We finally emerged at the parking lot alongside Highway 120, and I sought out the creek for a little cooling bath before we hit the road. It felt great, lazing in the stream, nearly under the highway bridge. And again, the waters made me whole and new-feeling in this old world. 

Just a little smoke peeking over the range. We were incredibly lucky to get the clear air that we got. I’m sure that the next few days were much smokier.

Barbara and I loaded our packs into Kelly’s car and she drove us back to White Wolf, where our still-intact van awaited. It turned out that Kelly is in charge of wilderness rescue curriculum of Nature Bridge in Yosemite, a wonderful organization of which I had previously been unaware. Then it was the long journey home in the afternoon sun, bright in my eyes as I drove down the mountains. Soon, we were within cell phone reach, and the phones started beeping and downloading messages from the last six days. Ugh! Re-entry is so difficult. So abrupt and un-nuanced. Life goes on without us. Every time I see a message, a little jolt of fear runs through me. What cataclysmic event happened when I was out of range? I drove while Barbara checked her phone, and responded to her people, and then she drove while I did the same. Luckily, all is well, it seems, though Tom had a rough time while I was gone. Lots of back pain.

I’m happy to report that my shoes held up well enough for me to have no problems with the hike out. So far, I have ordered three different kinds of shoes to replace my beloved New Balance Minimus trail runners, but have sent them all back for various reasons. I expect my next pair to show up next week. Because of my foot issues, I prefer getting men’s shoes (wider toe box), but no stores stock men’s shoes in small enough sizes for me (not that they are all that small…). It’d be so much easier if I could just go somewhere and try everything on!  Oh, and I need to make sure that I always have a roll of Tenacious Tape in my pack. That stuff is amazing! Tough, lightweight and so sticky. Of course, I imagine that if I have to use it on my shoes, I am leaving a trail of microplastics on the rocks behind me, which will get washed down to the streams and carried to the rivers and end up in the ocean where a blue whale will ingest it as a part of her 95-pounds-a-day of microplastic consumption. It’s hard being a responsible member of the community of Earth. But I’m so thankful I didn’t have to walk out barefoot, or in my campsite Crocs, which would have been really dangerous on the rocks.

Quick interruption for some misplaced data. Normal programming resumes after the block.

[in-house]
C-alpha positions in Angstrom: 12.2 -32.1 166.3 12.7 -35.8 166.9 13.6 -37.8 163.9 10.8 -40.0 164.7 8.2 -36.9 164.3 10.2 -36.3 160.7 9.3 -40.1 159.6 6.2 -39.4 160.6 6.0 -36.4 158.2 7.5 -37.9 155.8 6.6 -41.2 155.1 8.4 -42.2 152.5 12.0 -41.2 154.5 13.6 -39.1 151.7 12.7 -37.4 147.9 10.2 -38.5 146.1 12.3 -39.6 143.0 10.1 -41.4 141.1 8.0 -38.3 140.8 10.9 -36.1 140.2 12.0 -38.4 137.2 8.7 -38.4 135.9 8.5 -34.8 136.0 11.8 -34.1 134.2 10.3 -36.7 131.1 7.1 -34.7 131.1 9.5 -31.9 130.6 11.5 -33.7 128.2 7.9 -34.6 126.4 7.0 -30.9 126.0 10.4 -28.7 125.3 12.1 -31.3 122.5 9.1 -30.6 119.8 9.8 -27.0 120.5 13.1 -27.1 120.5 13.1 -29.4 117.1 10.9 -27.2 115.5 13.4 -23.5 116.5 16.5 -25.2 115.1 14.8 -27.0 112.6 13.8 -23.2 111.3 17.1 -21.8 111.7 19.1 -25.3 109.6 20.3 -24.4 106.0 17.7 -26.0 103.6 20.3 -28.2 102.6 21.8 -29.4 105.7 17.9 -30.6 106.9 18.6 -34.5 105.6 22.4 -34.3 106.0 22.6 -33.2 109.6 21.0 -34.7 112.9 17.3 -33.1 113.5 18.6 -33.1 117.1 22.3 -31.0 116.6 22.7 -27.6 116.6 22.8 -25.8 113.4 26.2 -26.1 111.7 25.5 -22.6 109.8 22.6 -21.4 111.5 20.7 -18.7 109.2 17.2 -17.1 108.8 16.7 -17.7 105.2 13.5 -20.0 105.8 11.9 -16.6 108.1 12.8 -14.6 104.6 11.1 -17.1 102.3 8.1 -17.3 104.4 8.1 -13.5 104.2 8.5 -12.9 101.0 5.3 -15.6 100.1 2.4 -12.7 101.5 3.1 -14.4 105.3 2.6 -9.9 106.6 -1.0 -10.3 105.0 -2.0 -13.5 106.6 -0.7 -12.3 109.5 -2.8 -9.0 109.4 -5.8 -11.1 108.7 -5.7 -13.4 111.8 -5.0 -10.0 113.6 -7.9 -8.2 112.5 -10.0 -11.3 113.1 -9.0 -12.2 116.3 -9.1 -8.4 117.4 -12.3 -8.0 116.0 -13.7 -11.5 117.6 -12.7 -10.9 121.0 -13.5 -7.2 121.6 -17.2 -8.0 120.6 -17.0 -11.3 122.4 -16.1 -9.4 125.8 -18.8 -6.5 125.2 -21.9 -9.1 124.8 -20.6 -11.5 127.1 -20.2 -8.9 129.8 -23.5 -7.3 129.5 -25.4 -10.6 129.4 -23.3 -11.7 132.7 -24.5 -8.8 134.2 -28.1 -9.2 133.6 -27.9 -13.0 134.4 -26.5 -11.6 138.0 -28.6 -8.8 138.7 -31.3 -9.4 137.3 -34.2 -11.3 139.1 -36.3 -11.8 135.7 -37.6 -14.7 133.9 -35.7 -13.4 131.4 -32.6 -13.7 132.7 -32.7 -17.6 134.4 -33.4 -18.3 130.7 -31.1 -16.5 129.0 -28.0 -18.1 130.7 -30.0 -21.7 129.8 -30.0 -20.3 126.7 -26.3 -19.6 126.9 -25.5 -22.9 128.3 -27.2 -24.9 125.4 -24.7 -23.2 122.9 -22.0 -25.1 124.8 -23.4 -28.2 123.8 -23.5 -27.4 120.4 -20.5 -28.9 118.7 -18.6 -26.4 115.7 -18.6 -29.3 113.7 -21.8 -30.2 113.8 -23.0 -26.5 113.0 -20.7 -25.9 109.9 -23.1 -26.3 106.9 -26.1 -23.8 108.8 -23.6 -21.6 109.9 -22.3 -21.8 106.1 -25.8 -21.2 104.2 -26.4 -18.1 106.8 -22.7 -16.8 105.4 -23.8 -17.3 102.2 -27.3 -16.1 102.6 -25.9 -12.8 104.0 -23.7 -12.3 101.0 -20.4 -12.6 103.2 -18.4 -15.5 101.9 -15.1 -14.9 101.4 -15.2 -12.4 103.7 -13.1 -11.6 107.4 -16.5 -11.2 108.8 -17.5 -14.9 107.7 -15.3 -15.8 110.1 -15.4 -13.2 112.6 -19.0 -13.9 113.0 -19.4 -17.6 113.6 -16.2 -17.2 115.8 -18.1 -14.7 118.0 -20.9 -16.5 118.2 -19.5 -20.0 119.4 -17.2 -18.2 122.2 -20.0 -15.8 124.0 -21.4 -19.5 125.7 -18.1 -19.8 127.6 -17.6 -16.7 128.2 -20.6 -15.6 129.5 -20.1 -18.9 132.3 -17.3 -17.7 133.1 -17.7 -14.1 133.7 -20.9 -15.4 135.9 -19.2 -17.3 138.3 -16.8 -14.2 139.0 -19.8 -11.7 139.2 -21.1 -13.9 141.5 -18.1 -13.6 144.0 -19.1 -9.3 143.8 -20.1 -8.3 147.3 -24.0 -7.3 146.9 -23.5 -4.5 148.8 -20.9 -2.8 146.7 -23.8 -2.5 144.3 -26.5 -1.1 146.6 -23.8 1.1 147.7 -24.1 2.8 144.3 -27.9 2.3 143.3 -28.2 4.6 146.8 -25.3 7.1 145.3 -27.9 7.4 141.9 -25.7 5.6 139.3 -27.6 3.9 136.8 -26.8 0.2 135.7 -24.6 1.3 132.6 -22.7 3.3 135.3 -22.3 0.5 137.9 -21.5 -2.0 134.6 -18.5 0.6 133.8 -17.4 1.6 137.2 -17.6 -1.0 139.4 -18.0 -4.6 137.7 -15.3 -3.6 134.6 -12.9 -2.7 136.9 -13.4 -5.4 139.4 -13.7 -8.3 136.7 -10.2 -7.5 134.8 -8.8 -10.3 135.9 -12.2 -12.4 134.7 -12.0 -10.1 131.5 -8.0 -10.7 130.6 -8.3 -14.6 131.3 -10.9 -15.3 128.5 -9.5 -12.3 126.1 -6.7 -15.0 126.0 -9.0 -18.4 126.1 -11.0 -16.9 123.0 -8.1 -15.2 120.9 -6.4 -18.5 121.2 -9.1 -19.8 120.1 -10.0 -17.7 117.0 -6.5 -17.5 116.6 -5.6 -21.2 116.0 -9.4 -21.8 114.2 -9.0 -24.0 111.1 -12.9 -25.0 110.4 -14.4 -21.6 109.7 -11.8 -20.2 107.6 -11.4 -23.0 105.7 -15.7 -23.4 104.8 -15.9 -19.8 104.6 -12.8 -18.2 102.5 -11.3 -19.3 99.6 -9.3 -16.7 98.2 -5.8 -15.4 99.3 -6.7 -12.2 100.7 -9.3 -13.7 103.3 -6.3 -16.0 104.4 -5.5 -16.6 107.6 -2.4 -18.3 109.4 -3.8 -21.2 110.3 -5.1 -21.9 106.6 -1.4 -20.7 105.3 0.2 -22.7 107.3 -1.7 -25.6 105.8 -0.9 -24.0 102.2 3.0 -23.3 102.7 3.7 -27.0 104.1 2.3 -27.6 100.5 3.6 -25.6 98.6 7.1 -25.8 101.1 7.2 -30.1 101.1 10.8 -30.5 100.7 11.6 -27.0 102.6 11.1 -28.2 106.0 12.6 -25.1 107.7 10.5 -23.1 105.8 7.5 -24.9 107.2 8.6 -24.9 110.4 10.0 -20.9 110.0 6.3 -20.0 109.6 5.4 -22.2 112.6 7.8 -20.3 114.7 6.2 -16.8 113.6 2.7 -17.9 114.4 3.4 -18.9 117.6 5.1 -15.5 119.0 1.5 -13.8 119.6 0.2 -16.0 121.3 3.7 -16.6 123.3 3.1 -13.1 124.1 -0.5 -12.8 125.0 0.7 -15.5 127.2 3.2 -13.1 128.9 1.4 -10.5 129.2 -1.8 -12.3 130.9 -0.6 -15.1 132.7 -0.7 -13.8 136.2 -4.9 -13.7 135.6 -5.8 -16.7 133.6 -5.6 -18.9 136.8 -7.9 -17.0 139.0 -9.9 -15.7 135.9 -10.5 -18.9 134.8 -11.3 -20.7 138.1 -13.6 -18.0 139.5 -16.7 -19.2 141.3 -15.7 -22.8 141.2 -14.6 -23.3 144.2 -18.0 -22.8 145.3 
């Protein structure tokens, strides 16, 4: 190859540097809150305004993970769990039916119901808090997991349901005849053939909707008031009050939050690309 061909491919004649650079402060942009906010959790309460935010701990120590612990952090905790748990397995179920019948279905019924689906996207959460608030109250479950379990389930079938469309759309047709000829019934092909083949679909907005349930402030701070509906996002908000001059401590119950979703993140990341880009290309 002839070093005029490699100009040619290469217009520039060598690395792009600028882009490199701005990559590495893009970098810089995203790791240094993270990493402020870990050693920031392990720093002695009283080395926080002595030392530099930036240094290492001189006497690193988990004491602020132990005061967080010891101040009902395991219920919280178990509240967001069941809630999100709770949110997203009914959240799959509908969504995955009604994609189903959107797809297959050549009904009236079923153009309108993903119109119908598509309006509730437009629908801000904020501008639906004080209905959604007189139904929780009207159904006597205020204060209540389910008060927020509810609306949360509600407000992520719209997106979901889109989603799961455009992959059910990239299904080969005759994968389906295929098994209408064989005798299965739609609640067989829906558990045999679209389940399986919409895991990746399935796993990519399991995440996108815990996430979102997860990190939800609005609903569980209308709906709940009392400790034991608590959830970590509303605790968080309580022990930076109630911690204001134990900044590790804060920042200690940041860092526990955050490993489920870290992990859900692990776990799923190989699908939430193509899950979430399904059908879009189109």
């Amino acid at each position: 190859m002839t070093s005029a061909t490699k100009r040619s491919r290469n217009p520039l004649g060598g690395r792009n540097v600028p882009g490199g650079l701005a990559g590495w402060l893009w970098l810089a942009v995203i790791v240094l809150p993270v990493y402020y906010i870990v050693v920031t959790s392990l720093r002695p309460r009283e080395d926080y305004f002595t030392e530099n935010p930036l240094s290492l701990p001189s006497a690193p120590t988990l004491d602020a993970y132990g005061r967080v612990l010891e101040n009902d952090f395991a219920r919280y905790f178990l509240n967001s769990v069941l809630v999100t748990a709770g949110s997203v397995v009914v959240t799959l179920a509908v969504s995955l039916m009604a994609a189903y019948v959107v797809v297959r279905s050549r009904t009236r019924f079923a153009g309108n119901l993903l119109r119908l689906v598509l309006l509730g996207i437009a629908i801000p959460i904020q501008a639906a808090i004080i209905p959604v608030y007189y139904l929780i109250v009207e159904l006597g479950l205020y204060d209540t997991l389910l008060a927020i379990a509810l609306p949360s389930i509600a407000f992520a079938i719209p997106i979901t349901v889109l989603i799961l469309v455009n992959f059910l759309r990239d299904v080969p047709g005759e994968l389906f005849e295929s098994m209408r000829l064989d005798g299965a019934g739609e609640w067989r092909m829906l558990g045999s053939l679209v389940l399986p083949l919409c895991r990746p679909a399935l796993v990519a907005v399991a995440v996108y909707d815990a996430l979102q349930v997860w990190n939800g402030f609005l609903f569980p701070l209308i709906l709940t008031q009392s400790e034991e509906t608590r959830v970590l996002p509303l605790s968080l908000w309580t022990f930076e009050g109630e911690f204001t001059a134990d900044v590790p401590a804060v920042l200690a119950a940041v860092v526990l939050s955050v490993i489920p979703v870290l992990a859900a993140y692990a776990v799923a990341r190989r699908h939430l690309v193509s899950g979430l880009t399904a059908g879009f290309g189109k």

The phone shows a nice easy 6.6 miles for today’s hike. We were back home to Berkeley in time for dinner. I want to go again. Thanks for hanging with me as I revisit the hike. Wish I had more photos of the day, but it just didn’t happen.

5 thoughts on “Reconstructing the Trail Home

  1. As always, Laurie, Its wonderful read of your adventures, and it was wonderful to see you again at the Crazy J ranch concert. Be well, and say hi to Tom for me., Best, Harley


  2. I love the line that ends in “…., I am leaving a trail of microplastics on the rocks behind me, which will get washed down to the streams and carried to the rivers and end up in the ocean where a blue whale will ingest it as a part of her 95-pounds-a-day of microplastic consumption.”

    Hope you and Tom got our card/poem. On we go…

    Andrea & Alan


  3. The last day is always so ambivalent.: Part of you wants the creature – comforts, and the other part is just getting lean and mean, pared down and in time with the wilds…


Leave a Reply

Fill in your details below or click an icon to log in: Logo

You are commenting using your account. Log Out /  Change )

Facebook photo

You are commenting using your Facebook account. Log Out /  Change )

Connecting to %s